Waterton Acquires 2460 Peachtree in Atlanta

Waterton Associates has acquired 2460 Peachtree Apartments, a 236-unit high-rise rental tower in Atlanta’s Buckhead neighborhood, for an unspecified sum.

Atlanta—Waterton Associates LLC has acquired 2460 Peachtree Apartments, a 236-unit high-rise rental tower in Atlanta’s Buckhead neighborhood, for an unspecified sum. The property is managed by Waterton Residential, Waterton’s property management subsidiary, which provides on-site maintenance and 24-hour concierge services.

The new owner plans to update the property’s lobby and hallways and implement a unit renovation program that will standardize the level of finishes throughout the tower. Once completed, residences at 2460 Peachtree will feature kitchens with granite countertops, cherry cabinets and stainless steel appliances; hardwood flooring; and updated lighting and plumbing fixtures. Each apartment includes an in-unit washer and dryer, as well as a balcony or terrace.

As part of the renovation, Waterton will also improve the property’s common amenities, which include a fitness center and yoga studio, resort-style pool with sundeck and sauna, and outdoor meditation garden. Other amenities include a business center and clubroom, which is complete with a billiards table and coffee bar.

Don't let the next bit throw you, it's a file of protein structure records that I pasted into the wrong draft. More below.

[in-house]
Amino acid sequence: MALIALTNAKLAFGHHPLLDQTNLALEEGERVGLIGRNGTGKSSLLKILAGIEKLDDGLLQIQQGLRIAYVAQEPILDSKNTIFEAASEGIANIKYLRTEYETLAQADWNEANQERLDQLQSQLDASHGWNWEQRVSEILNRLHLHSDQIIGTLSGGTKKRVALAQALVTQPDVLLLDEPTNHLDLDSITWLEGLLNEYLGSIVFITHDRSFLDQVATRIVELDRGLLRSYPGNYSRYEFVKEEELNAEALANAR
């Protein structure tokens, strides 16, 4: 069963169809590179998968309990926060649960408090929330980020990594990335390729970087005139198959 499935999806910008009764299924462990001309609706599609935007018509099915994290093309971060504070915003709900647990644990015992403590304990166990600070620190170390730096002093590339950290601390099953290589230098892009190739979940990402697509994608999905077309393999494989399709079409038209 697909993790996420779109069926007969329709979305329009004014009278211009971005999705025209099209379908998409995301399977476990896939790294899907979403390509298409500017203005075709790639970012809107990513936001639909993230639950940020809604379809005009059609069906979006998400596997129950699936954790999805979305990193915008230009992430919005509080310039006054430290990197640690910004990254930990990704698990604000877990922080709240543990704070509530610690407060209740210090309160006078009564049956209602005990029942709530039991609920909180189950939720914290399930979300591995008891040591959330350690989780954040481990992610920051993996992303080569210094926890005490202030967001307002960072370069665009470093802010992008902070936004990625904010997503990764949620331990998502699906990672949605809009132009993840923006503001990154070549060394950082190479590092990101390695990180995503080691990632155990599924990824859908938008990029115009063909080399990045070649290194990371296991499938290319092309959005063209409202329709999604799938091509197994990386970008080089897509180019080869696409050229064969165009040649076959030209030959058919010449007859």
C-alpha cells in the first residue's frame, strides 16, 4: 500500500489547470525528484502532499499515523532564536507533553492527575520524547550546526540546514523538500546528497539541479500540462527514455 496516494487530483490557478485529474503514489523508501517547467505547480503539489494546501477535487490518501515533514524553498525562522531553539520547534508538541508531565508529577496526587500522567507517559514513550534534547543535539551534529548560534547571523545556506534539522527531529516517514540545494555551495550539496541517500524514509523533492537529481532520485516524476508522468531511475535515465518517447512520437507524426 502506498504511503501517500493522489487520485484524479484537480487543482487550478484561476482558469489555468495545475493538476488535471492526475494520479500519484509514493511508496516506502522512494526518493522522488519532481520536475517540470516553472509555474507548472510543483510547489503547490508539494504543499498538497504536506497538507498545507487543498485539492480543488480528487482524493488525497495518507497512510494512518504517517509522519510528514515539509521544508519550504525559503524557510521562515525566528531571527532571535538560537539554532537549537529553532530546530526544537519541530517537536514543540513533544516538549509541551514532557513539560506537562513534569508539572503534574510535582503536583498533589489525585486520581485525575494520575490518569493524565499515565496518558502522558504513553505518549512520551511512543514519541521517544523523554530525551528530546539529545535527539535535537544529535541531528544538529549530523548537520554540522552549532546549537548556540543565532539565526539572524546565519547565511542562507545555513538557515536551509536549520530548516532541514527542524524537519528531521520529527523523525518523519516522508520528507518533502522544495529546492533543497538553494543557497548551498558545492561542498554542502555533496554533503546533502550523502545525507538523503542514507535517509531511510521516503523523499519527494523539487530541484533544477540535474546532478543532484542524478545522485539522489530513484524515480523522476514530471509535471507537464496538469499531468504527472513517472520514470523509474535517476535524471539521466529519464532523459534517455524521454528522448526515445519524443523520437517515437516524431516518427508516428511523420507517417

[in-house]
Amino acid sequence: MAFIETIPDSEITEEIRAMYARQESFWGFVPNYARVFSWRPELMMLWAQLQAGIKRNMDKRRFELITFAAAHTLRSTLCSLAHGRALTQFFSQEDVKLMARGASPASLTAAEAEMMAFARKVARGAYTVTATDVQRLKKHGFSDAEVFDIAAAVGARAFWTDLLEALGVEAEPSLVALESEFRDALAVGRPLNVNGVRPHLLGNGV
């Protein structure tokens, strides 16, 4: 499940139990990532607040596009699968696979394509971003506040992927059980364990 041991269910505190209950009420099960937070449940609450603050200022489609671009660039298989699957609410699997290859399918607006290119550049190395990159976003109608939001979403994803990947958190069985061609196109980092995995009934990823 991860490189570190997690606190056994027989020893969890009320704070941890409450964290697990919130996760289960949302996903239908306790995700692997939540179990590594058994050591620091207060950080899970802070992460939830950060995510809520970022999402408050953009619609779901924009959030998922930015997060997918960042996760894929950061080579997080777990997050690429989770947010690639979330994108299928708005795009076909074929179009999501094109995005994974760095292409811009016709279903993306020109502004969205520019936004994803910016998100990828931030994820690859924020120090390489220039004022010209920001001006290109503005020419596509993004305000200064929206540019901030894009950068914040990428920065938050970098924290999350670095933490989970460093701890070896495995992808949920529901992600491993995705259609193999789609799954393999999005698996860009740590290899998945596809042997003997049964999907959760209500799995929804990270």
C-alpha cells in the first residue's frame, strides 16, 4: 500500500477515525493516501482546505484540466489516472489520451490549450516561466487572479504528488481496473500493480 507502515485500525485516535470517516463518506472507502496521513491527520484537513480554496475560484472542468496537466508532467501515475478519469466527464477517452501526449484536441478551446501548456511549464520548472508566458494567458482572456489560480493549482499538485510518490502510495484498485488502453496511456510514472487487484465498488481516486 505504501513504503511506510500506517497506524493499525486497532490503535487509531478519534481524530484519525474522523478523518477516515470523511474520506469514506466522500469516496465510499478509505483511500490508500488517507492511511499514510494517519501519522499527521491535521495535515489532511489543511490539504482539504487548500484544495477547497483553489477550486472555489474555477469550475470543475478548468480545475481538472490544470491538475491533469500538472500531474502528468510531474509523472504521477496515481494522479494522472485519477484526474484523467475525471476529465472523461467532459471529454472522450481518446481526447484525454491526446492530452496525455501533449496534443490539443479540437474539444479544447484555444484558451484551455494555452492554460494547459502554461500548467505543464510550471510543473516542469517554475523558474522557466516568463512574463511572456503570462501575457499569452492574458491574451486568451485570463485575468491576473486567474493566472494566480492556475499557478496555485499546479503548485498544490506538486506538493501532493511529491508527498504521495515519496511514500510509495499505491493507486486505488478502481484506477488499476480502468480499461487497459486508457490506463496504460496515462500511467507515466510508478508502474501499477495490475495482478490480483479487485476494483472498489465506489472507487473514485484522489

2460 Peachtree is the seventh property acquired by Waterton in 2014, adding to the company’s existing multifamily portfolio in the Atlanta area. All together, it owns and manages five other Atlanta rental properties totaling more than 1,600 units.

Atlanta has a robust multifamily market, supported by considerable job growth. The metro area will add 60,100 jobs this year, increasing employment 2.5 percent, according to investment specialist Marcus & Millichap. Gains will be led by the high-paying financial service as well as the professional and business service sectors. In 2013, local employers created 63,900 positions.

Solid employment gains are lifting resident demand for apartments, while construction levels remain steady, putting downward pressure on vacancy. In 2014, vacancy dropped 80 basis points on net absorption of 9,700 units to 6.2 percent, notes Marcus & Millichap. New inventory and tightening vacancy have pushed up average rents 6.5 percent to $920 per month this year.